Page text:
يا للعار من بشار

December 21st, 2006, 3:58 am


Charles G. Coutinho, Ph. D. said:

Again, not to gainsay the brillance of Professor Landis’ posts but, and, in our last exchange Professor Landis, did not disagree with me here, most EU heavyweights, are not, repeat not interested in diplomatic pourparler with Syria at this time. An example of which is the statement made by the Italian foreign minister (head of the largest Left party in Italia) in which he stated that:

“the International Community has certain expectations that should be met by the Syrian regime” (see the article by Hani Bathish in

It is for the above reason, that the foreign minister will not be visiting Damascus, he says.
Unless of course, Syria does an about face. Also,
Assad fils, meeting with Putin, in Moscow are interesting, by virtue of what has not been said,
id est, Putin offered Assad, no real concrete support for Syria’s position on either Lebanon or
Golan. For an analysis see the article in the Moscow Times, in

The point I am making here, is not to deny the value, per se, of diplomatic interaction with
Syria, although, the article, which was posted today, repeated something that I have stated any
number of times, both on this journal’s comment space, and, in my own online journal (, to wit: that Damascus in point of fact, has little concrete to offer Washington in terms of assistance with dealing with the insurgency and sectarian violence in Iraq. From an intelligent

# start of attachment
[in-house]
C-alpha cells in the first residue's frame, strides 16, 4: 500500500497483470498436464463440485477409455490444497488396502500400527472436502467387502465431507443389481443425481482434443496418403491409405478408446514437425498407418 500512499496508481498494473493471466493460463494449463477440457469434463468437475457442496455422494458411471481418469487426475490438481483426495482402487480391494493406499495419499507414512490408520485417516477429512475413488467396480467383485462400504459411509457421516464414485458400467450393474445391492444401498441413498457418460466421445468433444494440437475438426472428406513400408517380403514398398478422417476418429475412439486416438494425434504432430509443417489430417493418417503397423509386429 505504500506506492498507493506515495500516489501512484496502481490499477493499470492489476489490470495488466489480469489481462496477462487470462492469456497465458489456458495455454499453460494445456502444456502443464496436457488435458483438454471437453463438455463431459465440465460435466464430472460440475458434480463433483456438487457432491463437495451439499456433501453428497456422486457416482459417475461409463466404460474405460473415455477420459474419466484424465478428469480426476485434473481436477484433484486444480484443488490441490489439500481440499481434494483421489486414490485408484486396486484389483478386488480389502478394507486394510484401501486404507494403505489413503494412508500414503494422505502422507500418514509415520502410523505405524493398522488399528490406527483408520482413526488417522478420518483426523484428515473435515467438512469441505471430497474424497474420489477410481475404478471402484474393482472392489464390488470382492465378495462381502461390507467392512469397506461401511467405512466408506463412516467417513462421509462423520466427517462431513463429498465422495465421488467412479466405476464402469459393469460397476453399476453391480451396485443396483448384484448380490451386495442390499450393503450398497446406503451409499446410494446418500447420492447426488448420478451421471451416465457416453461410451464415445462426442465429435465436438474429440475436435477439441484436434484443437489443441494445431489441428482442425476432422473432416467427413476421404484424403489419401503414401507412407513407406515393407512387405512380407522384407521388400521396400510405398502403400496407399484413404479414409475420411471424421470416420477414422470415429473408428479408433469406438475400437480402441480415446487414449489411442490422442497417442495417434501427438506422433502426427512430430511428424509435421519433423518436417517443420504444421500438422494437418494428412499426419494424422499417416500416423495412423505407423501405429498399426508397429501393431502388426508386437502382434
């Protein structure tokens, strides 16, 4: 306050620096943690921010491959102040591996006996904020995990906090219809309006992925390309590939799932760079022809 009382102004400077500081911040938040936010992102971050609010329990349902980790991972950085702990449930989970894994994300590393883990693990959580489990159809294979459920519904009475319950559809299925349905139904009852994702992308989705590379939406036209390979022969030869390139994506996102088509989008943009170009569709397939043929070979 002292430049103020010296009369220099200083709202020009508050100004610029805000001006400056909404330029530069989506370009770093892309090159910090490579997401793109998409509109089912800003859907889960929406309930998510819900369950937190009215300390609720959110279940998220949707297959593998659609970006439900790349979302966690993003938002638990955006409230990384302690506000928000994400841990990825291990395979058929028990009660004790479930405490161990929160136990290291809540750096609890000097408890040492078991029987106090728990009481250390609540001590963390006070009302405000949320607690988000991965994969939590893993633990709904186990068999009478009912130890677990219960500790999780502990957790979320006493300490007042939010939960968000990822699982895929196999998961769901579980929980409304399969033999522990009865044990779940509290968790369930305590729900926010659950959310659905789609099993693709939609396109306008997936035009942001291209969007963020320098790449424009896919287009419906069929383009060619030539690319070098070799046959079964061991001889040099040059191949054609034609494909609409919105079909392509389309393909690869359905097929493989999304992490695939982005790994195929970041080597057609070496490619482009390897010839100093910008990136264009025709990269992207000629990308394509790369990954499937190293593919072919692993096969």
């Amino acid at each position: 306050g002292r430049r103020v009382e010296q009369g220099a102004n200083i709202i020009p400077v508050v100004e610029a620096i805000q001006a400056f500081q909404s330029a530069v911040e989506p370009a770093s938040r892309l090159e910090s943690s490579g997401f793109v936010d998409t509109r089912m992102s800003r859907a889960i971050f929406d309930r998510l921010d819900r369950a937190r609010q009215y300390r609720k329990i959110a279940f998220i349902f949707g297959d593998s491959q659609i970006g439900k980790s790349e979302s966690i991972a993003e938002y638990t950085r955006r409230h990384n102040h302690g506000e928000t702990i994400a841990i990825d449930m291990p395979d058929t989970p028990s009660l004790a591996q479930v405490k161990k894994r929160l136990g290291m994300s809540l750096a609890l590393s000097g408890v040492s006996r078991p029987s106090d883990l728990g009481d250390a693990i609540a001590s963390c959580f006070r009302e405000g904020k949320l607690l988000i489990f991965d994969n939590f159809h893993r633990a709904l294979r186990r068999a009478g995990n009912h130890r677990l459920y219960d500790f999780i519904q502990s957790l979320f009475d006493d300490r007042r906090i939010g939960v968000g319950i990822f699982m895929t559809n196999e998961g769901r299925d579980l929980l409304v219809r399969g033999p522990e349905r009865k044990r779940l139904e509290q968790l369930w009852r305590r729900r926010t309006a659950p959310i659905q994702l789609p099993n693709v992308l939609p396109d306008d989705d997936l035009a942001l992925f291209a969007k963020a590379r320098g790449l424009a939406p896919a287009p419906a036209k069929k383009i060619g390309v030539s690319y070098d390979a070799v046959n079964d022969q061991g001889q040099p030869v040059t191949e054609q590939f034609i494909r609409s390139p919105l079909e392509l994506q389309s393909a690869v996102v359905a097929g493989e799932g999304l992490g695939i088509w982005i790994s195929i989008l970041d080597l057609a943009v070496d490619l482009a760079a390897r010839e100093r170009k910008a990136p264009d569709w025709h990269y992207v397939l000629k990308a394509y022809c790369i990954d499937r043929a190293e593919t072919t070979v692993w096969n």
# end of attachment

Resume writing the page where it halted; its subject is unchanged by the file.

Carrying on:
American perspective, dialogue with Syria should be aimed at the following topics: a) arranging a deal over the Golan; b) working out some type of
modus vivendi over the Lebanon, id est, using Syria’s ‘good offices’ to assist in a settlement
(assuming that Syria sincerely wants to do so…); c) trying to get Syria to reduce its reliance on, and alliance with Persia, in favor of a more balanced position. Nota Bene: Syria will however, never give up in toto, its ties with Persia, it may however, reduce them to something less one-sided than at present; d) get